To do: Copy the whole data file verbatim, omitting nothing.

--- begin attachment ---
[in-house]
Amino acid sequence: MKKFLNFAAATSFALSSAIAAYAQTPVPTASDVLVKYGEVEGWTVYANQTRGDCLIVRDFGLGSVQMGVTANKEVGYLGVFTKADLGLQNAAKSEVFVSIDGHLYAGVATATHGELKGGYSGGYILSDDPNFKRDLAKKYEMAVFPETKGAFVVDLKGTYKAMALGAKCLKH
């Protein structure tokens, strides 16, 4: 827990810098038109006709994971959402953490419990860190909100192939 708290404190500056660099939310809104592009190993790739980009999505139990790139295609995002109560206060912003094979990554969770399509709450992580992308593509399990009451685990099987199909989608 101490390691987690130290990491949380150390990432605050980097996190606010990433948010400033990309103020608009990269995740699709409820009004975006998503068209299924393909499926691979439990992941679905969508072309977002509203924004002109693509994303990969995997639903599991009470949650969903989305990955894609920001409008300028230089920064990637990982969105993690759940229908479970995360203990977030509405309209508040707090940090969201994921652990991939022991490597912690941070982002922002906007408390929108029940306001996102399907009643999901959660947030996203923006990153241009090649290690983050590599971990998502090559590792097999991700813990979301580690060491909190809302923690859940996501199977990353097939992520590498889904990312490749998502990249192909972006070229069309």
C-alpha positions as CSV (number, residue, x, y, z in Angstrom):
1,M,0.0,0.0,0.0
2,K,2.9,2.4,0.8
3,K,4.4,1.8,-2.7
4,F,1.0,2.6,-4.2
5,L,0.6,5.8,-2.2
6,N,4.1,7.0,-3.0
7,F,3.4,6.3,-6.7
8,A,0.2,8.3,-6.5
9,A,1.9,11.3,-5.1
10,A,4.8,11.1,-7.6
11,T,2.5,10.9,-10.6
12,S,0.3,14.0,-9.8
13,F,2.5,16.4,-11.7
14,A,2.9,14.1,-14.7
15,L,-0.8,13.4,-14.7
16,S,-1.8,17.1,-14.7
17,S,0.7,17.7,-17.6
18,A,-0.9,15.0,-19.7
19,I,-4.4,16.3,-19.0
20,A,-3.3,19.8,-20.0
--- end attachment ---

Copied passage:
[in-house]
Amino acid sequence: MKKFLNFAAATSFALSSAIAAYAQTPVPTASDVLVKYGEVEGWTVYANQTRGDCLIVRDFGLGSVQMGVTANKEVGYLGVFTKADLGLQNAAKSEVFVSIDGHLYAGVATATHGELKGGYSGGYILSDDPNFKRDLAKKYEMAVFPETKGAFVVDLKGTYKAMALGAKCLKH
């Protein structure tokens, strides 16, 4: 827990810098038109006709994971959402953490419990860190909100192939 708290404190500056660099939310809104592009190993790739980009999505139990790139295609995002109560206060912003094979990554969770399509709450992580992308593509399990009451685990099987199909989608 101490390691987690130290990491949380150390990432605050980097996190606010990433948010400033990309103020608009990269995740699709409820009004975006998503068209299924393909499926691979439990992941679905969508072309977002509203924004002109693509994303990969995997639903599991009470949650969903989305990955894609920001409008300028230089920064990637990982969105993690759940229908479970995360203990977030509405309209508040707090940090969201994921652990991939022991490597912690941070982002922002906007408390929108029940306001996102399907009643999901959660947030996203923006990153241009090649290690983050590599971990998502090559590792097999991700813990979301580690060491909190809302923690859940996501199977990353097939992520590498889904990312490749998502990249192909972006070229069309």
C-alpha positions as CSV (number, residue, x, y, z in Angstrom):
1,M,0.0,0.0,0.0
2,K,2.9,2.4,0.8
3,K,4.4,1.8,-2.7
4,F,1.0,2.6,-4.2
5,L,0.6,5.8,-2.2
6,N,4.1,7.0,-3.0
7,F,3.4,6.3,-6.7
8,A,0.2,8.3,-6.5
9,A,1.9,11.3,-5.1
10,A,4.8,11.1,-7.6
11,T,2.5,10.9,-10.6
12,S,0.3,14.0,-9.8
13,F,2.5,16.4,-11.7
14,A,2.9,14.1,-14.7
15,L,-0.8,13.4,-14.7
16,S,-1.8,17.1,-14.7
17,S,0.7,17.7,-17.6
18,A,-0.9,15.0,-19.7
19,I,-4.4,16.3,-19.0
20,A,-3.3,19.8,-20.0